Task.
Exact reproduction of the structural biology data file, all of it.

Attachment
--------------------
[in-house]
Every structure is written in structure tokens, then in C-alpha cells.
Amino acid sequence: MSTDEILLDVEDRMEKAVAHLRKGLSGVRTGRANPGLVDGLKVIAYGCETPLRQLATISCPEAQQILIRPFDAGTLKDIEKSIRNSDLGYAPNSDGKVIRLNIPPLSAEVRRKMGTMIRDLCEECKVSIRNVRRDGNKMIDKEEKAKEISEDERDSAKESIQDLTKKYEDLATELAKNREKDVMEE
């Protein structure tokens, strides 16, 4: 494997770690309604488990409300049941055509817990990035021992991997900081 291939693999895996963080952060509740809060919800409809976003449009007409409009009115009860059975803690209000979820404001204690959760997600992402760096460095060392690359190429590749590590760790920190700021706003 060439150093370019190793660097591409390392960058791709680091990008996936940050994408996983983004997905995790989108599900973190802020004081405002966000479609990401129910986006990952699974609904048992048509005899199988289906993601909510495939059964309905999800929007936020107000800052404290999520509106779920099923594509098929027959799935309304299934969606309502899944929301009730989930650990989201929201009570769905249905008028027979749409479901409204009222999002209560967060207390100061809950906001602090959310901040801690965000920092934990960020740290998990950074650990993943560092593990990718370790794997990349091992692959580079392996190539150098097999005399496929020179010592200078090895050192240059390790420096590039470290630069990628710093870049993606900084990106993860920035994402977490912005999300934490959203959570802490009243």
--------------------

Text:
[in-house]
Every structure is written in structure tokens, then in C-alpha cells.
Amino acid sequence: MSTDEILLDVEDRMEKAVAHLRKGLSGVRTGRANPGLVDGLKVIAYGCETPLRQLATISCPEAQQILIRPFDAGTLKDIEKSIRNSDLGYAPNSDGKVIRLNIPPLSAEVRRKMGTMIRDLCEECKVSIRNVRRDGNKMIDKEEKAKEISEDERDSAKESIQDLTKKYEDLATELAKNREKDVMEE
């Protein structure tokens, strides 16, 4: 494997770690309604488990409300049941055509817990990035021992991997900081 291939693999895996963080952060509740809060919800409809976003449009007409409009009115009860059975803690209000979820404001204690959760997600992402760096460095060392690359190429590749590590760790920190700021706003 060439150093370019190793660097591409390392960058791709680091990008996936940050994408996983983004997905995790989108599900973190802020004081405002966000479609990401129910986006990952699974609904048992048509005899199988289906993601909510495939059964309905999800929007936020107000800052404290999520509106779920099923594509098929027959799935309304299934969606309502899944929301009730989930650990989201929201009570769905249905008028027979749409479901409204009222999002209560967060207390100061809950906001602090959310901040801690965000920092934990960020740290998990950074650990993943560092593990990718370790794997990349091992692959580079392996190539150098097999005399496929020179010592200078090895050192240059390790420096590039470290630069990628710093870049993606900084990106993860920035994402977490912005999300934490959203959570802490009243």